CAIRO — The battle between the Egyptian army and extremist groups is ongoing in northern Sinai. The confrontation only intensified in July 2013, after the ouster of President Mohammed Morsi, when extremist groups exploited the chaos of that time and further organized and spread throughout Sinai.
The province of North Sinai witnessed a fierce battle between extremists and the Egyptian army in Rafah in August 2013, which resulted in the deaths of 25 Egyptian soldiers. These escalating confrontations over the years led the Sinai tribes to officially announce in April that they were taking up arms against extremist groups and cooperating with the army against these groups.
Al-Monitor interviewed Sheikh Issa al-Kharafin of the Rumailat tribe over the phone to ask him about the developments of the battle between the army and the extremists after the Sinai tribes decided to officially join the battle. Kharafin, who is head of the North Sinai Sheikhdom and is based in Ismailia, talked about the pros and cons of such a decision and whether the calls made by several public figures for the relocation of Sinai residents would serve the army.
The text of the interview follows:
Al-Monitor: Fighting between the Egyptian army and extremist groups in Sinai has been ongoing for more than five years. The latest attack [by extremists] led to the deaths of four policemen Aug. 9. What is your take on the current confrontation? Where are things headed?
Kharafin: The battle between the army and extremist groups has been ongoing for a while now, but there has been a remarkable improvement in the security situation, and the battle will end in favor of the army, especially considering that the tribes have joined the armed confrontation against these groups in cooperation with the Egyptian army. This security improvement has affected the movement of extremists in the Sinai, knowing that they previously moved around in front of the very eyes of Sinai residents. This improvement was made possible through a very severe fight [against extremists] and a decreasing number of extremist groups. These groups previously attracted Sinai young people through religion, but as soon as their true faces were shown through brutal crimes against tribes and the killing of civilians, the tribal young people rejected them and even helped fight against them in cooperation with the army.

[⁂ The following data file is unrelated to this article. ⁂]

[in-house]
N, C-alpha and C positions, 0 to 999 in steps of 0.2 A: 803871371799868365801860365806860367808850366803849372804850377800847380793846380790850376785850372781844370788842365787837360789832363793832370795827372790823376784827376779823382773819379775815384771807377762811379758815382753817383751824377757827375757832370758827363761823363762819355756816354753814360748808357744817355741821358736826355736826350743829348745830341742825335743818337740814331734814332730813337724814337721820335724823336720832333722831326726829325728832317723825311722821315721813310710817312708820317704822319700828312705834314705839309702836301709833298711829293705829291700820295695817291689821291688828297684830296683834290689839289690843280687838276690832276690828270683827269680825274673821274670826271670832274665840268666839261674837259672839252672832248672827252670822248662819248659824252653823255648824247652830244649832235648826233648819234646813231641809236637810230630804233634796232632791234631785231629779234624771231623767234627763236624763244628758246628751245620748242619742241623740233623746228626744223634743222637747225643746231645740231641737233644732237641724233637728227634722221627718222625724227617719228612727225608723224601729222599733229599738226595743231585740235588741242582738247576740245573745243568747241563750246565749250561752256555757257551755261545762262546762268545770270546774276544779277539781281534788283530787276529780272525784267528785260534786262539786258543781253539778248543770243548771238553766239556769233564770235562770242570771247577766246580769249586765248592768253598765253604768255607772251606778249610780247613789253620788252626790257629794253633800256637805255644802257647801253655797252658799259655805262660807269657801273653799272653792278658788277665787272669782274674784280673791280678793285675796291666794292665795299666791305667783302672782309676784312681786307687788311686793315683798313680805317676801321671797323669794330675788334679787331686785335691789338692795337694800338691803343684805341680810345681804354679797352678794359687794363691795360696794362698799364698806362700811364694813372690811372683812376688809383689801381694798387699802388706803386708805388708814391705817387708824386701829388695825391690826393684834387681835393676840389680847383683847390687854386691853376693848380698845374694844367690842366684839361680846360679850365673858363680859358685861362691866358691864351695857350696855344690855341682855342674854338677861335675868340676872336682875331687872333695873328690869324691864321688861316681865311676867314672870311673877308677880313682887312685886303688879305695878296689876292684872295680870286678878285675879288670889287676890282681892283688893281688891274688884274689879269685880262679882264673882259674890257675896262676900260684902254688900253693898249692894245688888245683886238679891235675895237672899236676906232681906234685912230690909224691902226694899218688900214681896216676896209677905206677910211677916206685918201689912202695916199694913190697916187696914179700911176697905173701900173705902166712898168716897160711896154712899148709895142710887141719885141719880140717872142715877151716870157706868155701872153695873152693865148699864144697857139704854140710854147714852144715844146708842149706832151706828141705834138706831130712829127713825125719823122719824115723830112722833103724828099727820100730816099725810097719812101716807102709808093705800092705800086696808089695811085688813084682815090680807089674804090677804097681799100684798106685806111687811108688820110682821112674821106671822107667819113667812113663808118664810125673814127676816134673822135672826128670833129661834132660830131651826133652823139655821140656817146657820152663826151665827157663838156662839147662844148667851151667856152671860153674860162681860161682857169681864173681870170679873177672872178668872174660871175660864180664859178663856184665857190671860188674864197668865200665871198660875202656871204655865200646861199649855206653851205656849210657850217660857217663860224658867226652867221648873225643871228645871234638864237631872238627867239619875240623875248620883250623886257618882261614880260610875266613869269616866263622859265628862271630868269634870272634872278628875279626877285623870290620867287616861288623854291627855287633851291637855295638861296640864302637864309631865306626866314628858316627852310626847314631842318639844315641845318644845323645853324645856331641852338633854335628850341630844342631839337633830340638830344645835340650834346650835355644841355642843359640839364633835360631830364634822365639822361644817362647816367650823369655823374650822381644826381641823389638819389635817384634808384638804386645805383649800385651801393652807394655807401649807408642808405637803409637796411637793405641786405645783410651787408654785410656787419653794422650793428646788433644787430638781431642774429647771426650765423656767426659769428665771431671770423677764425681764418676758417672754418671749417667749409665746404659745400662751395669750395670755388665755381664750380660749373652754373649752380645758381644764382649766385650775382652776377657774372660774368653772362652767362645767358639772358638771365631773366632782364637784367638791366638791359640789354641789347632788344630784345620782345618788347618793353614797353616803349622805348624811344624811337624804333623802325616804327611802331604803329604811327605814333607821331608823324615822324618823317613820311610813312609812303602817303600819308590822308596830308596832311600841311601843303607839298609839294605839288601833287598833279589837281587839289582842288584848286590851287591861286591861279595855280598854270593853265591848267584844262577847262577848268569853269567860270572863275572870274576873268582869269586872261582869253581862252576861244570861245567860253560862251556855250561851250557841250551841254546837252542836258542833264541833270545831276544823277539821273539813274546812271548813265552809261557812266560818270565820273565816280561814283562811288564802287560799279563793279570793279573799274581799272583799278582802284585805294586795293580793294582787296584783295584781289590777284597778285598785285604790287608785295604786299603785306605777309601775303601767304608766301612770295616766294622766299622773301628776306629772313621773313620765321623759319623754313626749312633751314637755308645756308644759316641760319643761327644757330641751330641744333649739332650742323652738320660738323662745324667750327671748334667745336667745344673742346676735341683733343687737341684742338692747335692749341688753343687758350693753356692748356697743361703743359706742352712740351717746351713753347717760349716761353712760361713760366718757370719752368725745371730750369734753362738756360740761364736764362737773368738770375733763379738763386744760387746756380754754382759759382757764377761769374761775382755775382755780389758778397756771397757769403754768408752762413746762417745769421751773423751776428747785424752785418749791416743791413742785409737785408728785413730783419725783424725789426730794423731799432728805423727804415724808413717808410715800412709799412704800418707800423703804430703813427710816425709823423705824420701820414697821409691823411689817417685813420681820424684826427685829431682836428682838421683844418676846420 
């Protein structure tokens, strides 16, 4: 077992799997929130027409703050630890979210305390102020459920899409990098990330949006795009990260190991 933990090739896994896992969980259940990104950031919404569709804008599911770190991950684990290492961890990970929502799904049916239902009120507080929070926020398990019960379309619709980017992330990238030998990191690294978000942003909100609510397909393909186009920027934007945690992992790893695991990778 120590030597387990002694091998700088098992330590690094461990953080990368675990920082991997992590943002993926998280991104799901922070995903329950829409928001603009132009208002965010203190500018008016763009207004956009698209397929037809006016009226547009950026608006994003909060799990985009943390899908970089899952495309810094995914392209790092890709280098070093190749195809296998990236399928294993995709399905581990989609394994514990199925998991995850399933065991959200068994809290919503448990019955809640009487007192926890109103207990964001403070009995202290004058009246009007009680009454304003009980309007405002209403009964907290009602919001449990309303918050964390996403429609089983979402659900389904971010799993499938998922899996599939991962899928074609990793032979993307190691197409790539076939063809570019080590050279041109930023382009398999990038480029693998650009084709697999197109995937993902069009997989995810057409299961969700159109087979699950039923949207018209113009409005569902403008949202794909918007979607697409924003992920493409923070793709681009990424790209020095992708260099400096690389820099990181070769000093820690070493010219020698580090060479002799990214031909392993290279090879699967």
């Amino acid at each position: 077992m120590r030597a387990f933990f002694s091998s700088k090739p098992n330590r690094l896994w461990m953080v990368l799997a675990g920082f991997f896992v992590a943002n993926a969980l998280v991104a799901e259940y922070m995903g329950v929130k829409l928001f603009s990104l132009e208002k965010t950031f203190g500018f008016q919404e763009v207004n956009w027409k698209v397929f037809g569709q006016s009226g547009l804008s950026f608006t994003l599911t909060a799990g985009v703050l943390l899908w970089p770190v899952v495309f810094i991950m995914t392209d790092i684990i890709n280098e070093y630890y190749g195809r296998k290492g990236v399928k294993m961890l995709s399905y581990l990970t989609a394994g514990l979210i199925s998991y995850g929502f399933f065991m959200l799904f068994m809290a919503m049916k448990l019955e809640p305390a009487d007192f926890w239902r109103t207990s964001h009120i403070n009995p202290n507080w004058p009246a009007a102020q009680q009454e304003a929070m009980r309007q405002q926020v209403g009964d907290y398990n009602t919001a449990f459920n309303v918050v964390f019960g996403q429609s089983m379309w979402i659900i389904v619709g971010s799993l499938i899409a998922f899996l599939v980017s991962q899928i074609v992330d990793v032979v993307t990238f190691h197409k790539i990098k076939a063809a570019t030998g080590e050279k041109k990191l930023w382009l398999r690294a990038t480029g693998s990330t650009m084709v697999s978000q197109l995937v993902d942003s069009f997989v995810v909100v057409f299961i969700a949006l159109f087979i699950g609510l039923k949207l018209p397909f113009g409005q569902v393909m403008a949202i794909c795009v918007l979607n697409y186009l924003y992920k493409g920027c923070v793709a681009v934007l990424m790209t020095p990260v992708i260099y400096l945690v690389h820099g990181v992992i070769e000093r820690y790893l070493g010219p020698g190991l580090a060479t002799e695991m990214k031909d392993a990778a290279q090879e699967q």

Al-Monitor: The Sinai tribes announced April 29 that they would take up arms to fight the Islamic State (IS). How did that affect the situation in Sinai?
Kharafin: This announcement could help the army settle the battle at an early stage, because tribesmen know very well the Sinai's complex geography and are aware of the extremists’ hideouts. Add to this that we do not need weapons training [since Sinai residents have long been defending themselves with arms in the desert]. Once the battle between the army and the extremists is over, the tribes will hand over their weapons to the state.
Al-Monitor: What losses have the Sinai tribes incurred in their battle against IS? What gains have they reaped?
Kharafin: Battles always entail losses and gains. The tribes have lost many of their sons in that battle. But in exchange for those losses, they managed to kill a number of extremists who had committed crimes against them, and the most important gain is that tribes are helping the army end the battle against jihadi groups.
Al-Monitor: What are the guarantees provided by the army to the tribes to ensure their cooperation and to protect the lives of their members from the threat of jihadi groups?